reading, writing technique

What a Day for a Dream Sequence

So what’s so bad about dream sequences anyway? That’s what I wanna know.

No. Wait. I already know. That most abhorred of all plot devices is abhorred for good reasons: they’re trite and obvious; they take us out of the story; they’re a cheap shortcut. Hack writers who can’t figure out how to advance their narrative or fix their gaping plotholes use dream sequences.

Weak stuff. And for a lot of writing teachers, editors and agents, they are simply a “don’t do.” As in never.

But Tolstoy used them. As did Emily Bronte, George Orwell, James Joyce, Fyodor Dostoyevsky, JK Rowling. And they are, of course, even more common in television and movies, even by writers like Joss Whedon and Vince Gilligan, neither of whom can be called a hack.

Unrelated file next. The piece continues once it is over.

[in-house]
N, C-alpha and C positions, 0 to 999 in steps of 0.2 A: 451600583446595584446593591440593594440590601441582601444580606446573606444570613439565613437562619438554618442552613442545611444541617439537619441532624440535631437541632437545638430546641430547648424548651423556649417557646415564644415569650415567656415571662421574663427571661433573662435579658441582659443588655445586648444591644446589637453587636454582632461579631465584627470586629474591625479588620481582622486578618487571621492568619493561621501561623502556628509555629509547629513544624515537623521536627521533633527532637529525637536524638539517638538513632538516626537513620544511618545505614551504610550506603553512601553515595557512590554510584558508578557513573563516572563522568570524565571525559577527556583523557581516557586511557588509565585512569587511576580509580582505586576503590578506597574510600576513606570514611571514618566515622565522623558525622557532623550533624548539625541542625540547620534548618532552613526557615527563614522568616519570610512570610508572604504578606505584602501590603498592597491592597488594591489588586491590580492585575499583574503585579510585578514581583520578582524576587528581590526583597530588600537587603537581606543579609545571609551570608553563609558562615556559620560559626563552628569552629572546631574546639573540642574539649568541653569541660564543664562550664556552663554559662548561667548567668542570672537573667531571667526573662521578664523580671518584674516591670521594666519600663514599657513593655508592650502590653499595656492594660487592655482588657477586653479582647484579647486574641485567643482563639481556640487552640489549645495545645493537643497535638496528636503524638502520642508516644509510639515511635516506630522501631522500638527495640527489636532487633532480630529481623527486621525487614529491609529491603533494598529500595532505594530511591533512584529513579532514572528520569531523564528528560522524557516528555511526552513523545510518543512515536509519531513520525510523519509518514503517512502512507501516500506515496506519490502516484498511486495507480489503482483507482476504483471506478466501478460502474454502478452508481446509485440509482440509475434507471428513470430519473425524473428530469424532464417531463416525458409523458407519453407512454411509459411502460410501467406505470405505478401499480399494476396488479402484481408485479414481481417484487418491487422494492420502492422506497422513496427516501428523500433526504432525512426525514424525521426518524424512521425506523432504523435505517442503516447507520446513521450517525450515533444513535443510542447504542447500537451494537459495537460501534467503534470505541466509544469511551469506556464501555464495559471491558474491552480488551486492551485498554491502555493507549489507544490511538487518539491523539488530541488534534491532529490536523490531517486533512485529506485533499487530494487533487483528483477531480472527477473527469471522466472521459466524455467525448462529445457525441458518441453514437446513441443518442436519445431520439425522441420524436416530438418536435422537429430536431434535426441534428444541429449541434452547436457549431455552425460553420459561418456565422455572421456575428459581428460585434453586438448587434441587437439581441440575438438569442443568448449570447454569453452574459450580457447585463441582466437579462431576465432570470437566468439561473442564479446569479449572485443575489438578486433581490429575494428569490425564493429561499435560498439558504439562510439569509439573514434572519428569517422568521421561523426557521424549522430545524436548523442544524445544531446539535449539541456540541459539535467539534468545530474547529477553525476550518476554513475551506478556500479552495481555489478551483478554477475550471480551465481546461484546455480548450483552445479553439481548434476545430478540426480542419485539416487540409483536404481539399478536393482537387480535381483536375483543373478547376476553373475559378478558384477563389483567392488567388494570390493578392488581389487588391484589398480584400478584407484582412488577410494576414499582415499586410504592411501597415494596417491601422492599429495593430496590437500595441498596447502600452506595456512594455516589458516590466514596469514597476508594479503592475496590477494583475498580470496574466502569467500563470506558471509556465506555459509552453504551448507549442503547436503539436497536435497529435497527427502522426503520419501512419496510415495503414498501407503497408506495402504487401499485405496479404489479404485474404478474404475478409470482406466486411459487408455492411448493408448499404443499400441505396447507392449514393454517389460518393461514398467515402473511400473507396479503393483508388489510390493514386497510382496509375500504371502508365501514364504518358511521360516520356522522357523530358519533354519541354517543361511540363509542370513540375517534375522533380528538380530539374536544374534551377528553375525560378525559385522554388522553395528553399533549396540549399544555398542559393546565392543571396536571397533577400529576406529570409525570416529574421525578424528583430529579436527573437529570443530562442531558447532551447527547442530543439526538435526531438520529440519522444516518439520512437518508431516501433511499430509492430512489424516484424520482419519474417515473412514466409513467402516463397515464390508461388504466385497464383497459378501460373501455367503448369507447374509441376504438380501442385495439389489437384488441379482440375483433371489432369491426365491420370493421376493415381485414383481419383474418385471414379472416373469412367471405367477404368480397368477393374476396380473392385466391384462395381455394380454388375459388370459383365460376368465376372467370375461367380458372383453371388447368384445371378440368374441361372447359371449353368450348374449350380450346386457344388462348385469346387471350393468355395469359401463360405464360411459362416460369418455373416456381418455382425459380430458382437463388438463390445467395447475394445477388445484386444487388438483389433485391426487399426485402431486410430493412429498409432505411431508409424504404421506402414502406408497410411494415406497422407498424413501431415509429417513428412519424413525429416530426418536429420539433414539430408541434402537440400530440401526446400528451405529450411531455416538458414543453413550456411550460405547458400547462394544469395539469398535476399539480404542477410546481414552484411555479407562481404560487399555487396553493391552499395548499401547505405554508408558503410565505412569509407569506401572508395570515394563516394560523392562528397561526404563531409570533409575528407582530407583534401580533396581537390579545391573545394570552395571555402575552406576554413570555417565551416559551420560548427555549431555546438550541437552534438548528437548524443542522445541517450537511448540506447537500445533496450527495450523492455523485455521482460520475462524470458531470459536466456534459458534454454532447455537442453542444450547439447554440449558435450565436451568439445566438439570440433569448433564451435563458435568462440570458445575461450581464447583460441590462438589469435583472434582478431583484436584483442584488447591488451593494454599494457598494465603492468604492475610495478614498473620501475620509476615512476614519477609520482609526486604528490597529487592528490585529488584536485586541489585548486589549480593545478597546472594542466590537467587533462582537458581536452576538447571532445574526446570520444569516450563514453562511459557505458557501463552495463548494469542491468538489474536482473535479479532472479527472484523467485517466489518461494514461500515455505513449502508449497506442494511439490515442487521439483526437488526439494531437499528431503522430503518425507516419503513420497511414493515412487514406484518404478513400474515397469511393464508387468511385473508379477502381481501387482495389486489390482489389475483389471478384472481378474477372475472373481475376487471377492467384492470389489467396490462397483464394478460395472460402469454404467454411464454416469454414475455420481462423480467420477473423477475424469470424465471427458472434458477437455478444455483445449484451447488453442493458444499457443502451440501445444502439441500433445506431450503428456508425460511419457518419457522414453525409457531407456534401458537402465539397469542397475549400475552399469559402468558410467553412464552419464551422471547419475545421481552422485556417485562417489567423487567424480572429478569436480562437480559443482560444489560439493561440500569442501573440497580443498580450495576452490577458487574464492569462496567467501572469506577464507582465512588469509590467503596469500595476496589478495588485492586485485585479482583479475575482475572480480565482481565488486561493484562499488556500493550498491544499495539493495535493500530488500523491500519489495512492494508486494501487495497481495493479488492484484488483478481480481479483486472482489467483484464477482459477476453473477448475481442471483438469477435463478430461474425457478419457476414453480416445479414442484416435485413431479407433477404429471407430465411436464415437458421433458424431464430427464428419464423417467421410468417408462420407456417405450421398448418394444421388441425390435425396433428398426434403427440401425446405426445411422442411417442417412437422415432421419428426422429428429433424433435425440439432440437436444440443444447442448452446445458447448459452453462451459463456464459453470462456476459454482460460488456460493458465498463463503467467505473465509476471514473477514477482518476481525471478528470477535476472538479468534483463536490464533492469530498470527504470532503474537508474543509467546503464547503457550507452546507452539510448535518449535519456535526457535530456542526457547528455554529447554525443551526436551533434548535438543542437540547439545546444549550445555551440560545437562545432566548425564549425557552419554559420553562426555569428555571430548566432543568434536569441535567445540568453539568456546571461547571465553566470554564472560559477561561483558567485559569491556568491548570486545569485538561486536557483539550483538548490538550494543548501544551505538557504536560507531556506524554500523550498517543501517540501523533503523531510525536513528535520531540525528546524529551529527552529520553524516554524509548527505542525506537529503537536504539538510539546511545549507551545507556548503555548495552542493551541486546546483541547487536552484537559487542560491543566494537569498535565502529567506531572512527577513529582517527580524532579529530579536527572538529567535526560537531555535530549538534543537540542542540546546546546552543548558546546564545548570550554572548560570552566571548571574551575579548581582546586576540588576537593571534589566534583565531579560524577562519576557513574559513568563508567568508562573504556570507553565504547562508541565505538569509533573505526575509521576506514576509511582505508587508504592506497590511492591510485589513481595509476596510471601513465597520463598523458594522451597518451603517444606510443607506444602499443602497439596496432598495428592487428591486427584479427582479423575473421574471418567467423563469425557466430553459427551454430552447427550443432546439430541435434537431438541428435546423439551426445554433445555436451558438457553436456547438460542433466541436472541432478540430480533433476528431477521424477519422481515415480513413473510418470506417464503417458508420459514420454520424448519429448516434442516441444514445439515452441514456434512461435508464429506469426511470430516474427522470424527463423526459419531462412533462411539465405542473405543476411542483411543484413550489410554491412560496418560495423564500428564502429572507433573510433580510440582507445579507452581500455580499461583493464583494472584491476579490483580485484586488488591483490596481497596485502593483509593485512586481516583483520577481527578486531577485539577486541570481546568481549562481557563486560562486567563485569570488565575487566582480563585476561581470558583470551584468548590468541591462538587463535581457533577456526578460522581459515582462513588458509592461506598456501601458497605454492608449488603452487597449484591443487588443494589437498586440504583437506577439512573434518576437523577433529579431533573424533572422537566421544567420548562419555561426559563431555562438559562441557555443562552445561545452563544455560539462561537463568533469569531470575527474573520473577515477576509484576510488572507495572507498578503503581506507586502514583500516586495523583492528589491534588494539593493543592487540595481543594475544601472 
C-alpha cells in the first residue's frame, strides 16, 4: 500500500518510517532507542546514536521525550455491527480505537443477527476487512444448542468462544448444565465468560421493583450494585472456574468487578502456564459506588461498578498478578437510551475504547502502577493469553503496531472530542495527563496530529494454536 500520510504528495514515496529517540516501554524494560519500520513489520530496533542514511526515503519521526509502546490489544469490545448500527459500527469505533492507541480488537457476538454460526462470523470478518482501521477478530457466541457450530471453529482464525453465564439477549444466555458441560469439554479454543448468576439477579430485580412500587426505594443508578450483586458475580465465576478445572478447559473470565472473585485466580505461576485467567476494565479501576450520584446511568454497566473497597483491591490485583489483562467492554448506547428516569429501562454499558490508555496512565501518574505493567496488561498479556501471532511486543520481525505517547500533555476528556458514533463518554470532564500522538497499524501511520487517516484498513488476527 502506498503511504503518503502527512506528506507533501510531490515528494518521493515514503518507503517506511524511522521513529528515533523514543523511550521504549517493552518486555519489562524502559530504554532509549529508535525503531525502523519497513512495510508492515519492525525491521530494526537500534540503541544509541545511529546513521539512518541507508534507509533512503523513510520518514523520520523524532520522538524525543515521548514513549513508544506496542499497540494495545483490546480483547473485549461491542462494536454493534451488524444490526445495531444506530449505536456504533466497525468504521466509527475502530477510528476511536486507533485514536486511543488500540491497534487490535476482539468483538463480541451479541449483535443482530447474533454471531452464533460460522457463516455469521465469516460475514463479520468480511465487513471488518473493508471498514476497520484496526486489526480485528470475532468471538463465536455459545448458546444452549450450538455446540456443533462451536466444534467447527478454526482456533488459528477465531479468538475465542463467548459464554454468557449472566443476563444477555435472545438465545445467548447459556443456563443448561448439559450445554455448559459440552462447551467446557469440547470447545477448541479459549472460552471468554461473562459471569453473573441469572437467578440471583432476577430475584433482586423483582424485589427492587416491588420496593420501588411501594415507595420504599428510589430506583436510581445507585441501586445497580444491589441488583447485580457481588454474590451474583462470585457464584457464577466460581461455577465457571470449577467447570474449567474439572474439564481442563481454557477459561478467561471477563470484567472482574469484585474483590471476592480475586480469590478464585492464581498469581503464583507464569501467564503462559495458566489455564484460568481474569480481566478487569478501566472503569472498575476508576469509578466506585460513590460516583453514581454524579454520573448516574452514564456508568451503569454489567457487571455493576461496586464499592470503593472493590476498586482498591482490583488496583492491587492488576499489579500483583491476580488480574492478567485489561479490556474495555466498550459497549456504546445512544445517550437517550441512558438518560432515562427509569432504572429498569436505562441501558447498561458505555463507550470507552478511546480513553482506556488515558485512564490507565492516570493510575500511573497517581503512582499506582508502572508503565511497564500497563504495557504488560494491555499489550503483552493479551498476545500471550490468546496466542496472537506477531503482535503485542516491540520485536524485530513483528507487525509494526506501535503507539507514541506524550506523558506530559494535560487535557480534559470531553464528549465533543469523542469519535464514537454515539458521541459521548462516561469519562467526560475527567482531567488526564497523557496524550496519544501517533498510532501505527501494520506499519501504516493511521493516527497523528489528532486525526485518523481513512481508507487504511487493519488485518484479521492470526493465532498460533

Let us acknowledge a few obvious caveats: no one likes it when a whole story arc turns out to have been only a dream in the end (The Wizard of Oz not withstanding.) And those sloppy deus ex machina dreams where Janie Average is told she’s destined to wield the Sword of Destiny? Yeah, those are usually bad. But for the record, I love a good dream sequence (note the word good, please). Especially a dream that doesn’t immediately reveal itself as such, but only gradually bends the world, with everything becoming odder and odder, until reality finally cracks apart and the dream is revealed. I’m a sucker for that kind of thing. (There’s a fantastic example of this device in Crime and Punishment, actually. Very chilling, and nicely indicative of the fact that Raskolnikov’s mental world is coming apart as guilt permeates his soul.)